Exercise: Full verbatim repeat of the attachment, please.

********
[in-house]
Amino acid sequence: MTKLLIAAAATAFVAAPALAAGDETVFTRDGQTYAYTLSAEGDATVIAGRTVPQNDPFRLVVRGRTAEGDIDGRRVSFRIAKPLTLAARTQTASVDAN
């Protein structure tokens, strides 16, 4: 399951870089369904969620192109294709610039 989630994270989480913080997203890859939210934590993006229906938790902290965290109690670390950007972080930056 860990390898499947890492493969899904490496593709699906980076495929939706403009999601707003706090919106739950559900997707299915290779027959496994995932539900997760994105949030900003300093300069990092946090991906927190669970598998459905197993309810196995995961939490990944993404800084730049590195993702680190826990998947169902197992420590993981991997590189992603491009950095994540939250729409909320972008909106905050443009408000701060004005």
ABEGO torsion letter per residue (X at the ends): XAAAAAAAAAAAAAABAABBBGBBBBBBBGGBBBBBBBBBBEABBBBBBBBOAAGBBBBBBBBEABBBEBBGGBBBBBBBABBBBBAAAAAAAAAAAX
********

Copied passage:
[in-house]
Amino acid sequence: MTKLLIAAAATAFVAAPALAAGDETVFTRDGQTYAYTLSAEGDATVIAGRTVPQNDPFRLVVRGRTAEGDIDGRRVSFRIAKPLTLAARTQTASVDAN
């Protein structure tokens, strides 16, 4: 399951870089369904969620192109294709610039 989630994270989480913080997203890859939210934590993006229906938790902290965290109690670390950007972080930056 860990390898499947890492493969899904490496593709699906980076495929939706403009999601707003706090919106739950559900997707299915290779027959496994995932539900997760994105949030900003300093300069990092946090991906927190669970598998459905197993309810196995995961939490990944993404800084730049590195993702680190826990998947169902197992420590993981991997590189992603491009950095994540939250729409909320972008909106905050443009408000701060004005």
ABEGO torsion letter per residue (X at the ends): XAAAAAAAAAAAAAABAABBBGBBBBBBBGGBBBBBBBBBBEABBBBBBBBOAAGBBBBBBBBEABBBEBBGGBBBBBBBABBBBBAAAAAAAAAAAX